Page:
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Frantic Paperback – 6 Apr 2010


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Product details

  • Paperback: 264 pages
  • Publisher: Eiworth Publishing (6 April 2010)
  • Language: English
  • ISBN-10: 095536728X
  • ISBN-13: 978-0955367281
  • Product Dimensions: 22.9 x 1.5 x 15.2 cm
  • Average Customer Review: 4.8 out of 5 stars  See all reviews (14 customer reviews)
  • Amazon Bestsellers Rank: 1,636,254 in Books (See Top 100 in Books)

More About the Author

Frances Lynn was born in St Mary's Hospital Paddington in London and was educated at Malvern Girls' College. She started her journalistic career when she wrote the 'bitch' gossip column for the defunct Ritz Newspaper. She was also a freelance journalist and wrote so many film columns, she was forced to to use a pseudo name for some of her bylines. She has written two novels: "Crushed", a Young Adult novel which she illustrated, and also "Frantic" about the early Seventies set in London and San Francisco. She got the idea for "Frantic" when she used to hang out in David Hockney's basement during the early Seventies. Her non-fiction book "Willing To Die For It", a biography on Dr Sammy Lee, an early IVF pioneer was published by Murray Print in 2010. "Frantic" was republished by Eiworth Publishing with a cover by Celia Birtwell in 2010. Frances lynn is currently writing her third novel.

Product Description

From the Inside Flap

Alice was born in a London Hospital during the Year of the Tiger and almost expired from a heavy chest cold but pulled through to face another lifetime thanks to the hospital’s Intensive Care unit. After that start, the road went steadily downwards.

Author Frances Lynn, herself a survivor of the steaming Seventies, bars no holds and pulls no punches when telling the story of a wayward girl staggering into the drug-infested circles in San Francisco and London on her way to doom and destruction. --This text refers to an alternate Paperback edition.

From the Back Cover

Alice was born in a London hospital during the year of the Tiger
and almost expired from a heavy chest cold but pulled through to face
another lifetime thanks to the hospital's Intensive Care unit. After that
start, the road went steadily downwards.

Author Frances Lynn, herself a survivor of the steaming Seventies, bars no
holds and pulls no punches telling the story of a wayward girl staggering
into the drug-infested circles in San Francisco and London on her way to
doom and destruction. --This text refers to an alternate Paperback edition.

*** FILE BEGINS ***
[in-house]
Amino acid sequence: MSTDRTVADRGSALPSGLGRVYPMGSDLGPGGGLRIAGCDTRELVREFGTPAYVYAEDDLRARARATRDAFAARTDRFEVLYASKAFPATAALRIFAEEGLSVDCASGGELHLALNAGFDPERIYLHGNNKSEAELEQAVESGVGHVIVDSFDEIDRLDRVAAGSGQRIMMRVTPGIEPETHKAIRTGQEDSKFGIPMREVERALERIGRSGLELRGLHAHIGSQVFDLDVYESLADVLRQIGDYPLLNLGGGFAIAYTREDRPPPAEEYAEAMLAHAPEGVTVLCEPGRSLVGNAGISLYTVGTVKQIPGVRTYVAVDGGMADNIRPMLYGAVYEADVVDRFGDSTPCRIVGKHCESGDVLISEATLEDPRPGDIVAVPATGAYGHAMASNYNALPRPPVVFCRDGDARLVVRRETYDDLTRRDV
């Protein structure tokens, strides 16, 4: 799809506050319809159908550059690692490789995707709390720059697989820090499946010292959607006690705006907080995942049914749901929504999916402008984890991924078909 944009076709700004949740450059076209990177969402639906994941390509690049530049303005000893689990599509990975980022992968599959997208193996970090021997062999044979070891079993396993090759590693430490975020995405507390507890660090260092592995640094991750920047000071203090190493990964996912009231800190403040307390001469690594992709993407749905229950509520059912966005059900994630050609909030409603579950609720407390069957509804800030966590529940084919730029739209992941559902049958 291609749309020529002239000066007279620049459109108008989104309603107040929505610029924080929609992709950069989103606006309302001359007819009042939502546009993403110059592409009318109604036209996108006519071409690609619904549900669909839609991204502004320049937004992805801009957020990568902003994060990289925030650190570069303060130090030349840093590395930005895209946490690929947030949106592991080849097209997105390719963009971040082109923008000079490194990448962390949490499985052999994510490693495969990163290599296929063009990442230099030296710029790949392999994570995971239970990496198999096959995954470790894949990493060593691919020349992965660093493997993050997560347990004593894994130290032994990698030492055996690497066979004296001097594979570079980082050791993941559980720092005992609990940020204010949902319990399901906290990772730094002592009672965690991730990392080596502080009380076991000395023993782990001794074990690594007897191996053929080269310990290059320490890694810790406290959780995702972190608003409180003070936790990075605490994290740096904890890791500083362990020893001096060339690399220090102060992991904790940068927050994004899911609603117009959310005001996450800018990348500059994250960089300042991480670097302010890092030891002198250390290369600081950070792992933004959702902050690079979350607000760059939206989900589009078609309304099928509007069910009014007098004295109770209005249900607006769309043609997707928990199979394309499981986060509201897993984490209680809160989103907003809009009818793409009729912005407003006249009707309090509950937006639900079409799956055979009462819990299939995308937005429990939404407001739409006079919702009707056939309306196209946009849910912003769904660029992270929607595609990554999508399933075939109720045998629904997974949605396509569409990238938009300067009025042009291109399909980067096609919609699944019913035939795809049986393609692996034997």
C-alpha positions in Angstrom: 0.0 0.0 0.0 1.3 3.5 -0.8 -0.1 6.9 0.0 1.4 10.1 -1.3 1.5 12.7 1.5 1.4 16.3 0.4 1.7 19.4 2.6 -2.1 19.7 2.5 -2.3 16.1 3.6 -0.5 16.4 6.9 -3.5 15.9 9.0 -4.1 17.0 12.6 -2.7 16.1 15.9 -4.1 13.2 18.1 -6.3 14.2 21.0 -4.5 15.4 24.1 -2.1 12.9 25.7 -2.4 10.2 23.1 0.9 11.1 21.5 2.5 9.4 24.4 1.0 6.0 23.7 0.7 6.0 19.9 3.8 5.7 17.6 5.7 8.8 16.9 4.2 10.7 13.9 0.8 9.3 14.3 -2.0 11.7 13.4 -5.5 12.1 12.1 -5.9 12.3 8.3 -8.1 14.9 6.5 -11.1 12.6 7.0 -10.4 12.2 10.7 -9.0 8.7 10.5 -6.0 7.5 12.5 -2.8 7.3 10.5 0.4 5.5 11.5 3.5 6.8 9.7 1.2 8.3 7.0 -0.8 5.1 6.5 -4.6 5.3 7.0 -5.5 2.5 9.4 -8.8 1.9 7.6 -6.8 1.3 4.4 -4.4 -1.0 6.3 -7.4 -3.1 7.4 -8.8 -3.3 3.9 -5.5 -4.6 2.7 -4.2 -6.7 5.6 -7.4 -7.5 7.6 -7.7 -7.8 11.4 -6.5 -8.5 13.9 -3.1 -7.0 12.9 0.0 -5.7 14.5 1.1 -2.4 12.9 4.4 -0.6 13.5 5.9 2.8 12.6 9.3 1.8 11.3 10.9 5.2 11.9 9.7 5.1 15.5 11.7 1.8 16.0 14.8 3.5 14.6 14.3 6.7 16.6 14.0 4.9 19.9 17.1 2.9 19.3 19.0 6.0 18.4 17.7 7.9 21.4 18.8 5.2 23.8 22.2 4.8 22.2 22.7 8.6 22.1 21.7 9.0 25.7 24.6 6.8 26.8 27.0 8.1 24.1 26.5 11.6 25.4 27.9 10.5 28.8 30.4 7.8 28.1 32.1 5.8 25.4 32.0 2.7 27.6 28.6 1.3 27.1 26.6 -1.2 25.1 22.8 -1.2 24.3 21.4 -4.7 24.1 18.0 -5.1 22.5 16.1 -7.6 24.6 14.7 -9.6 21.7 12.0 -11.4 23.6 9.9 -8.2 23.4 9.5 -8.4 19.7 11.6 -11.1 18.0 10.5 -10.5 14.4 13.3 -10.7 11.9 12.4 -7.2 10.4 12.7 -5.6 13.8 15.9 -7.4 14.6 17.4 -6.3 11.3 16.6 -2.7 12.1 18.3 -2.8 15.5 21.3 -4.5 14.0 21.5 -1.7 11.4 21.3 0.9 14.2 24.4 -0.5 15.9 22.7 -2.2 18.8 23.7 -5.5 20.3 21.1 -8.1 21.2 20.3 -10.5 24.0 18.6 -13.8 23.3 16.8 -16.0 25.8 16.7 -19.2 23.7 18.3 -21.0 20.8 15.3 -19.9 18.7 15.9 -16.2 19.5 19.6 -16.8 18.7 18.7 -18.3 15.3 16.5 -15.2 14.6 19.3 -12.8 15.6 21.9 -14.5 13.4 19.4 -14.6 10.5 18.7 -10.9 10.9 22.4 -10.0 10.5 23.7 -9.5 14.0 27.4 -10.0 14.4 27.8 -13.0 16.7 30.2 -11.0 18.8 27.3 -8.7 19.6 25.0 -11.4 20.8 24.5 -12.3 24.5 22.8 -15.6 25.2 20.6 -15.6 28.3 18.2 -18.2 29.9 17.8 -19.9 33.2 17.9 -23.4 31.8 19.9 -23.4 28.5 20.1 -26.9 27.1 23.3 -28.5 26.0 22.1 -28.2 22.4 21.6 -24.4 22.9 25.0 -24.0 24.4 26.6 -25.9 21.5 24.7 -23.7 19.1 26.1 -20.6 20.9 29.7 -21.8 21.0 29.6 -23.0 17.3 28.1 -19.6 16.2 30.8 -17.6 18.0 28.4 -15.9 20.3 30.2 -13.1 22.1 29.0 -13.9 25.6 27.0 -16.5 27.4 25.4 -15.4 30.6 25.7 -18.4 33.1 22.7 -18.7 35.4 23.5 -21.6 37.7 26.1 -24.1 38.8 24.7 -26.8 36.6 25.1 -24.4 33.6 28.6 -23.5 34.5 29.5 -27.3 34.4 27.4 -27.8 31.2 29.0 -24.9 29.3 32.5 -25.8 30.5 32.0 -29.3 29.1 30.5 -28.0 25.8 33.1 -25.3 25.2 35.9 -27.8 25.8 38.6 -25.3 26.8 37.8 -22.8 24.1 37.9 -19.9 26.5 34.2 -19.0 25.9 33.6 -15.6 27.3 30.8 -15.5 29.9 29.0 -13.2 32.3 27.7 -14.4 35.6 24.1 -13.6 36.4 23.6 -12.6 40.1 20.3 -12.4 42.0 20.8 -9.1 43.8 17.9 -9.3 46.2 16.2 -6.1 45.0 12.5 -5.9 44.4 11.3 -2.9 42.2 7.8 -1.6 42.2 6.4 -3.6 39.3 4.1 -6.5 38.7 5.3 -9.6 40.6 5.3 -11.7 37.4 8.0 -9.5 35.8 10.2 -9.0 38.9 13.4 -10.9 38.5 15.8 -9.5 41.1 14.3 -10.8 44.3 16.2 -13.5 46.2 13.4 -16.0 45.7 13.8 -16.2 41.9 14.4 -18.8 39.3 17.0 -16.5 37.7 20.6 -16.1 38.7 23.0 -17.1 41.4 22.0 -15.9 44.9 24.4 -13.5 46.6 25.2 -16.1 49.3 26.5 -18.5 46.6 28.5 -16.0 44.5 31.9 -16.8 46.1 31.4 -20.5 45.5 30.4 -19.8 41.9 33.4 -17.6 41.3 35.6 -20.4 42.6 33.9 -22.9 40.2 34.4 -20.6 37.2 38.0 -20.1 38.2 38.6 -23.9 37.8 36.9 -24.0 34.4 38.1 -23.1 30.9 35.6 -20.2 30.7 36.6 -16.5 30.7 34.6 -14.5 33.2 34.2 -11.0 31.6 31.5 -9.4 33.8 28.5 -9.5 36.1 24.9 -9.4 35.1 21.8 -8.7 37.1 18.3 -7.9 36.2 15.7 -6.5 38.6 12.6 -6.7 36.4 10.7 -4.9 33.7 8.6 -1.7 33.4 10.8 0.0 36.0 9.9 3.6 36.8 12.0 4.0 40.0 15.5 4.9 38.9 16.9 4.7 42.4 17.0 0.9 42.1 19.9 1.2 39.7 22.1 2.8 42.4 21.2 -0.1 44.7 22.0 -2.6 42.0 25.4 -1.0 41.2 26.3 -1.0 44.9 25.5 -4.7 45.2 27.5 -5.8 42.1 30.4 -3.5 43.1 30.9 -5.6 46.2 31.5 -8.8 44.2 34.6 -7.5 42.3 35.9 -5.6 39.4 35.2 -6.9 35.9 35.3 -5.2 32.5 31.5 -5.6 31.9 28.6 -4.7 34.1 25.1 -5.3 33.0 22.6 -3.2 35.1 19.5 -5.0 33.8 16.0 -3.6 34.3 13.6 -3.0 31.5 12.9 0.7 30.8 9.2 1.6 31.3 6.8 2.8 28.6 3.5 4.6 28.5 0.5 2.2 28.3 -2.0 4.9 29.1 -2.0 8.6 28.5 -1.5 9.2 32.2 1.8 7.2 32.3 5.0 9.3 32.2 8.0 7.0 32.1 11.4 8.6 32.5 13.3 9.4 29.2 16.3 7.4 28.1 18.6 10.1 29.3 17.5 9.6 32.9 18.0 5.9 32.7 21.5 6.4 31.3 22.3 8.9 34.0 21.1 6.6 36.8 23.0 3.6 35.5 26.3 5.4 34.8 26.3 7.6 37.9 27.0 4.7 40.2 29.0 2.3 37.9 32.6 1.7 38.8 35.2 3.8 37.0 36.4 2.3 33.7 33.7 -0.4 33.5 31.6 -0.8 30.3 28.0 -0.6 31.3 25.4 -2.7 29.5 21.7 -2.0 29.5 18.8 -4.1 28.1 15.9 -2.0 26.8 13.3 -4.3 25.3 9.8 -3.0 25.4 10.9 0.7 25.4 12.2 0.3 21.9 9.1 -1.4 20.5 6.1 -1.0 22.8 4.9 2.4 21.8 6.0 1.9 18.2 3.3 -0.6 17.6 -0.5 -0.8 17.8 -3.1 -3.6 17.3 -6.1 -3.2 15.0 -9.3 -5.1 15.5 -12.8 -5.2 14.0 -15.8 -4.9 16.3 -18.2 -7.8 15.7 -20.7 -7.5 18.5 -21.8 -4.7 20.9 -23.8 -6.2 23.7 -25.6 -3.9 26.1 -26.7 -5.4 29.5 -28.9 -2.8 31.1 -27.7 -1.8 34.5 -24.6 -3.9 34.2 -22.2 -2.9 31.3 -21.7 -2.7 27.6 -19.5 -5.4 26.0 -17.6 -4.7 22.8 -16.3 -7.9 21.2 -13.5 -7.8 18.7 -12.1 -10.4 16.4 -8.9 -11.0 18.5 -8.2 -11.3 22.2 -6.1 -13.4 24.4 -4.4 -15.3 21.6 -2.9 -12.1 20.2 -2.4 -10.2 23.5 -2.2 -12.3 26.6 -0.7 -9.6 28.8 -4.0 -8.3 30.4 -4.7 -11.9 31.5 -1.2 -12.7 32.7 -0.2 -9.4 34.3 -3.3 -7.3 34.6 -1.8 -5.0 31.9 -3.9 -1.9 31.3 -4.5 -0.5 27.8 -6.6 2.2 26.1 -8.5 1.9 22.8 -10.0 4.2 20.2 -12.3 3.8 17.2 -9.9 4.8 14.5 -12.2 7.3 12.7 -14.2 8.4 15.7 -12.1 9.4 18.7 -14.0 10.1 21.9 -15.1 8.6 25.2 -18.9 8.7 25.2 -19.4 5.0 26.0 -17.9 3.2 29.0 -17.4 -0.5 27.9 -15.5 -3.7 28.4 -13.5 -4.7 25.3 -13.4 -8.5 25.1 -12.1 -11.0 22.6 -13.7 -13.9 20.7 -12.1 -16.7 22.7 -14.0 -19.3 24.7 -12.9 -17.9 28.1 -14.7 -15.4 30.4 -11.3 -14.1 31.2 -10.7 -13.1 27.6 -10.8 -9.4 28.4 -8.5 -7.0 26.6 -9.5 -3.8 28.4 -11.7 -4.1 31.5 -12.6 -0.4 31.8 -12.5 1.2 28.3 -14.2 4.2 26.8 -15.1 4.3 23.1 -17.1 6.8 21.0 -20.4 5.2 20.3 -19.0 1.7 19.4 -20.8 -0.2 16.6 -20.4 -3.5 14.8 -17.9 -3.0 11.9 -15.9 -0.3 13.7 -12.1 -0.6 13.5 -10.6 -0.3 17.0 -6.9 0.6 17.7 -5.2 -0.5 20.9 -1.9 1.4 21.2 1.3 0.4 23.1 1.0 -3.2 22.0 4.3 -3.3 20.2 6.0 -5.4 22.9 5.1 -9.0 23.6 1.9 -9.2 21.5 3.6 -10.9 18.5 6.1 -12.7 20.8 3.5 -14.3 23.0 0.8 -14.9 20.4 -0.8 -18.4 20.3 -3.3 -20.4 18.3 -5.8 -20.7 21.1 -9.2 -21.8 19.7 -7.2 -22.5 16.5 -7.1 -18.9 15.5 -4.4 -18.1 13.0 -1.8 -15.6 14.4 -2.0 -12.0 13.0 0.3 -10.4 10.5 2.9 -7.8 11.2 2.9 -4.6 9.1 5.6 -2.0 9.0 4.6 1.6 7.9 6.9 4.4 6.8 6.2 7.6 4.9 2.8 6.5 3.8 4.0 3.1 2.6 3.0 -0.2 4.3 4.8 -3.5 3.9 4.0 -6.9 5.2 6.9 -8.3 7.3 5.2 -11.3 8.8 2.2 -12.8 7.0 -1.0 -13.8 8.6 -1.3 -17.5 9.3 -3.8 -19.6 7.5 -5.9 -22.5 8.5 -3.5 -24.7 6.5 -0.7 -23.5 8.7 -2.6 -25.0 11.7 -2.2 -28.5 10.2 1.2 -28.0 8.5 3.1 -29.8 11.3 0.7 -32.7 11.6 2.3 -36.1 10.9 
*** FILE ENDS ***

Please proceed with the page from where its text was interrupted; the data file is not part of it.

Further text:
Customer Reviews

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Most Helpful Customer Reviews

3 of 3 people found the following review helpful By G. Sams on 3 July 2009
Format: Paperback
There I was, down in the basement of Seed Restaurant in the psychedelic Sixties, dishing up the first organically grown natural foods to ever grace a British restaurant table. It was the cool place to eat, and the cream (and the whey) of the `underground' scene came through; one felt immense pride to be introducing them to wholesome living. That is, until Frances Lynn's book Frantic came into my hands.

Now I realize that once off-premises, many of my loyal customers proceeded to do everything possible to counter-balance their healthful experience at Seed, ingesting things that were definitely not macrobiotic and engaging in decidedly unwholesome behaviour. How could they! The brown rice obviously wasn't `speaking' to them.

Sure they had fun, and Frances spares no details in her rich and fulsome recounting of the wilder side of London and San Francisco in the late 60's/early 70's, so much so that I feel like I was there - and I was, but now know what part of "there" I was missing out upon. But at what price, the fun? After reading her book, I am not sure whether to feel left out of the action, or smug that I spent that time chewing each mouthful a hundred times. I can feel both.

Thank the muses; Frances unbelievably survived to tell the tale, managing to do so without glorifying her colourful characters. I'd rather laugh at their faults and foibles than feel sad for them, recognizing that had they got with the wholesome programme then Frances may never have written her very entertaining book. Would the world be a poorer place thereby?